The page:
Druid is the magic connecting Europe’s internet of things vision

28 Feb 2017125 Shares

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Rotterdam harbour. Image: ChezMichel/Shutterstock

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One of the Irish companies at Mobile World Congress 2017 is casting an internet of things spell across European seas, roads and ports.

While European tech companies and thought leaders struggle to articulate what the internet of things (IoT) really means, Irish software company Druid is already pushing the envelope using 4G technology.

The Bray-based company revealed at Mobile World Congress 2017 how it has deployed a private 4G network in multiple use cases, including to save lives on Sweden’s roads, connect IoT devices in the Dutch North Sea, and automate the Port of Rotterdam.

In Sweden, Druid has deployed its 4G private network application at Sweden’s Active Safety Test Area facility near Gothenburg. The vehicle test facility, AstaZero, is the world’s first full-scale test environment for future road safety. The network provides connectivity for telemetry services, actuators, sensors and traffic control systems at the test track.

AstaZero provides a range of advanced test environments, scenarios and functions associated with automotive transport. It comprises a 5.7 km rural road lane, a city area with four districts of buildings and streets, a road for multi-lane traffic and an area for high-speed tests.

Covering such a large site, combined with the speed at which the vehicles travel and the extreme low latency data service required, is challenging. Due to the critical nature of driverless car applications, this ruled out the use of conventional Wi-Fi and public 4G services.

“In overcoming the challenges associated with this deployment, we learned an enormous amount about how 4G/5G networks will have to perform in driverless vehicles environments, and how network latency translates to response times in high-speed environments,” said Druid CTO Liam Kenny.

“We now look forward to utilising this valuable experience in similar applications during 2017.”

Druid and its Swedish partner ReWiCom deployed a private 4G network based on Druid’s cellular core application and Ericsson 4G radios. The solution was configured to reduce latency to an absolute minimum and to fit with AstaZero’s existing IP infrastructure.

“This project was particularly satisfying in that it will contribute to the further reduction in road traffic accidents in Sweden and around the world when the local networks are exported,” said Rikard Slunga, CEO of ReWiCom Scandinavia.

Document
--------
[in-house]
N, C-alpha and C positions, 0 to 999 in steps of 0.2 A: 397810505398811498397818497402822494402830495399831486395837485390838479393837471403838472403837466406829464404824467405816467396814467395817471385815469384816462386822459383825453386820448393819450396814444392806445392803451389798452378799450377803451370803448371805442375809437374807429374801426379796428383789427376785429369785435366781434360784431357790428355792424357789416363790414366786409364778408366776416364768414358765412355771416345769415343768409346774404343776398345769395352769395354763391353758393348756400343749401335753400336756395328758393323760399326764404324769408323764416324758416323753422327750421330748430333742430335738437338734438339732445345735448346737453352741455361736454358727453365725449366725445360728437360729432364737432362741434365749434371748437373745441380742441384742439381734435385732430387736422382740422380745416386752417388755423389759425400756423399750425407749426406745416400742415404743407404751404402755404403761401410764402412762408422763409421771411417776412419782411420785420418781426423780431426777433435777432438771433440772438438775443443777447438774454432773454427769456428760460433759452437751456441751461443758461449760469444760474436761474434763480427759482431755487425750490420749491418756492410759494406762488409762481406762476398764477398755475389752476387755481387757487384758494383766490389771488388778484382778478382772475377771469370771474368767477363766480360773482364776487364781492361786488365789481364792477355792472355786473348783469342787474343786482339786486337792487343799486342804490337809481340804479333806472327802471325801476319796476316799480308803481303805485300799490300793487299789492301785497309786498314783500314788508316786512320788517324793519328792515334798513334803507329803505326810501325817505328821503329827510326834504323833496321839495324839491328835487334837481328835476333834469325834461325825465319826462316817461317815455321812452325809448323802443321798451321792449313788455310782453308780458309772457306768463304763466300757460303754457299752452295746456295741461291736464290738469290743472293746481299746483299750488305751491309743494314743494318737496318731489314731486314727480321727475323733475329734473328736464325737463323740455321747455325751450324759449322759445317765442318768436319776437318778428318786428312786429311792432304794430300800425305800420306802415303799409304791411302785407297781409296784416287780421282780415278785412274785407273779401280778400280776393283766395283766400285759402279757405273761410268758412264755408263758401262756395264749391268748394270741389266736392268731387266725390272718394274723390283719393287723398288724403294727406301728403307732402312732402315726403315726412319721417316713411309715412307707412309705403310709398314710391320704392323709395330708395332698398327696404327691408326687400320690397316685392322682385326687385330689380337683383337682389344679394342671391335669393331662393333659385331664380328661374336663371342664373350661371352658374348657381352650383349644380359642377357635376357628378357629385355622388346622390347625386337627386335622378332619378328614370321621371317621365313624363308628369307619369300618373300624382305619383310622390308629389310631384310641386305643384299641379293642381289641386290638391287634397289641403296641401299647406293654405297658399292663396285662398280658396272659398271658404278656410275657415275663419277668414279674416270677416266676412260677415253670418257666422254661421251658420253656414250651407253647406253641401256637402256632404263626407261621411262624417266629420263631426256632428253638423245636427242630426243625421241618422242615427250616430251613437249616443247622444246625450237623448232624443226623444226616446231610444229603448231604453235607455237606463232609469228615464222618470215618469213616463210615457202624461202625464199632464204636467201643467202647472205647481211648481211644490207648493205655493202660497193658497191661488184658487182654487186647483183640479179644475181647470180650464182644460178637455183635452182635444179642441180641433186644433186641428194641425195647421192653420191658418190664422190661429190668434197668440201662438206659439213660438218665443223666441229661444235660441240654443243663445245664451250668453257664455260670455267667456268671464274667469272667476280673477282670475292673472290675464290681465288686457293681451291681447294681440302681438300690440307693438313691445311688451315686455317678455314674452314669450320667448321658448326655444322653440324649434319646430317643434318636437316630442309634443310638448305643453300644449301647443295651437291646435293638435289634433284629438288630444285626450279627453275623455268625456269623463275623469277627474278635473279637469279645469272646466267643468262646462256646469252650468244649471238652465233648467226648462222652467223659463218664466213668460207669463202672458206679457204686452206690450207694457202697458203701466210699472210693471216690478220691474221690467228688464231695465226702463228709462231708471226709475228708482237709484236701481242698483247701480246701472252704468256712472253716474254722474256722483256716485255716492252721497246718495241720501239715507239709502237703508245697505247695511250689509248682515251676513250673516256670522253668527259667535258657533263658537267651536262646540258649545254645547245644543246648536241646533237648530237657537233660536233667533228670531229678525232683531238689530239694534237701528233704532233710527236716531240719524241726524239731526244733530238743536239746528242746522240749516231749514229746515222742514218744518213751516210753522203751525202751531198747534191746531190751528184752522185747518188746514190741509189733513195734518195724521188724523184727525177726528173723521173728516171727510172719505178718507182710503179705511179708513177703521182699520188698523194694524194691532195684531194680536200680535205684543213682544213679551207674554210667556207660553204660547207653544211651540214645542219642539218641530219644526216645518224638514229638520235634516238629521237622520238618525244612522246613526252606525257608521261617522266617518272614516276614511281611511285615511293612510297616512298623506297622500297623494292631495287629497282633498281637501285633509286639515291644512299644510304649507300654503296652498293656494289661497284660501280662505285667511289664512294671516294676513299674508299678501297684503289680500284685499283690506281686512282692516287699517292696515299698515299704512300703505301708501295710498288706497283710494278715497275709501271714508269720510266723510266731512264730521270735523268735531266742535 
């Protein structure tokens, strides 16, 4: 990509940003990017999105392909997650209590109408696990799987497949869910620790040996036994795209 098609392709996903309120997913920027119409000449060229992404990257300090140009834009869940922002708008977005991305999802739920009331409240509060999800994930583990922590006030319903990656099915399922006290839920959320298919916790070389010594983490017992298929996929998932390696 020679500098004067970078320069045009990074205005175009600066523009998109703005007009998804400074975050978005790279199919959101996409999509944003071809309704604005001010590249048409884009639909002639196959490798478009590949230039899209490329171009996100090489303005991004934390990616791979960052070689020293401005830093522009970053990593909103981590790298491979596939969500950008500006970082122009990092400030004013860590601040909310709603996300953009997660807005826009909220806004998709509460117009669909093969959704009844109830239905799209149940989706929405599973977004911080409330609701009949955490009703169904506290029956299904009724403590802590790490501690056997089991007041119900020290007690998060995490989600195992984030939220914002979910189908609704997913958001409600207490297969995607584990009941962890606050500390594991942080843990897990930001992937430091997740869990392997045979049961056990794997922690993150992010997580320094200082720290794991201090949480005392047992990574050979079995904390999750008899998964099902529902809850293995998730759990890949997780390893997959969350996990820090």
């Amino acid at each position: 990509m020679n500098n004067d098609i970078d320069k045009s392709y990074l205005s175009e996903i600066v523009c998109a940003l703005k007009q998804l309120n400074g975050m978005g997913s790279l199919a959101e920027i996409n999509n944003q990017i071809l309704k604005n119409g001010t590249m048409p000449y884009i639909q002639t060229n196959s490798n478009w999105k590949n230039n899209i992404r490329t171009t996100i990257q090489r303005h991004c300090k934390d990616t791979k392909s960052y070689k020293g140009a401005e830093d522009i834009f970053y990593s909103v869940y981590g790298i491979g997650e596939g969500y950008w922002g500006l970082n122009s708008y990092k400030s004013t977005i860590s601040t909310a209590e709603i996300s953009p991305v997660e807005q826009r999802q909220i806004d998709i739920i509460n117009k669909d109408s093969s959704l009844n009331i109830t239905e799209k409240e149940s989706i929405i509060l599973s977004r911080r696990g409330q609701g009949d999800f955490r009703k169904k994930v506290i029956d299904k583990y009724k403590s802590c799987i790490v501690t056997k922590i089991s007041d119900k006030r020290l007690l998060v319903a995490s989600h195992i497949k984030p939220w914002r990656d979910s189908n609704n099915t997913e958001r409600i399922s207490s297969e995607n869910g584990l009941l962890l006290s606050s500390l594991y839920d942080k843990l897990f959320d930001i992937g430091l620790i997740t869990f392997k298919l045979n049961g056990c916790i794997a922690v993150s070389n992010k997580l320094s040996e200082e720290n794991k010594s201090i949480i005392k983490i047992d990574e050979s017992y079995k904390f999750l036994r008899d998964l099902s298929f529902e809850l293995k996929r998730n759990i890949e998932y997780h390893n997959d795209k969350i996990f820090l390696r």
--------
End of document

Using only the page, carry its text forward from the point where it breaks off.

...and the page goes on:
Sea of IoT dreams

On the Dutch North Sea, Druid’s technology deployed 4G for mission-critical messaging and voice traffic, live video streaming and telemetry from sensory (IoT) devices for one of the world’s largest energy producers.

On oil and gas platforms out to sea, Druid worked with Dutch partner Lumiad to put Atex smartphones to work, accessing whatever data networks are available.

“The delivery of mission-critical alarms over defined quality of service data on our private 4G cores is also central to their decision to use this technology in these environments,” said Kenny.

The exterior 4G coverage on the platform has been achieved with only four high-powered cells. Due to the greatly reduced volume of Wi-Fi and access points required with high Atex-level protection, the 4G coverage makes even more economic sense in these environments.

“This also opens the route for us now to robust IoT networks,” said Wim Bos, managing director of Lumiad.

Harbour hope for future of IoT

And finally, at the Port of Rotterdam, Druid’s technology is also paving the way for the automation of facilities.

Druid has partnered with Koning & Hartman of Amsterdam in successfully deploying a number of private 4G networks at the port.

In the intensely competitive cargo business, shipping companies in particular are quick to embrace new technologies in an effort to gain competitive advantage. Automation is key.

However, a large area filled with parallel lanes of metal containers up to 20 meters in height presents a challenging radio environment.

Deploying a bespoke 4G network ensures that all of the critical machines – including gantry cranes, container tractor units and bridge cranes – have continuous broadband connectivity to the port automation management system, ensuring optimal loading, unloading and stacking of containers.

“We expect to be in a position to announce more port automation wins along with our systems integration partner Koning & Hartman later in 2017,” said Kenny.

Druid’s application transforms what was a dangerous work environment into a totally automated environment that is a ‘worker free’ zone.

“This partnership with Druid will allow us to become the dominant provider of 4G wireless networks for port automation applications in one of the largest and most important ports in the world,” concluded Leo Verstraeten of Koning & Hartman.

Editor John Kennedy is an award-winning technology journalist.

editorial@siliconrepublic.com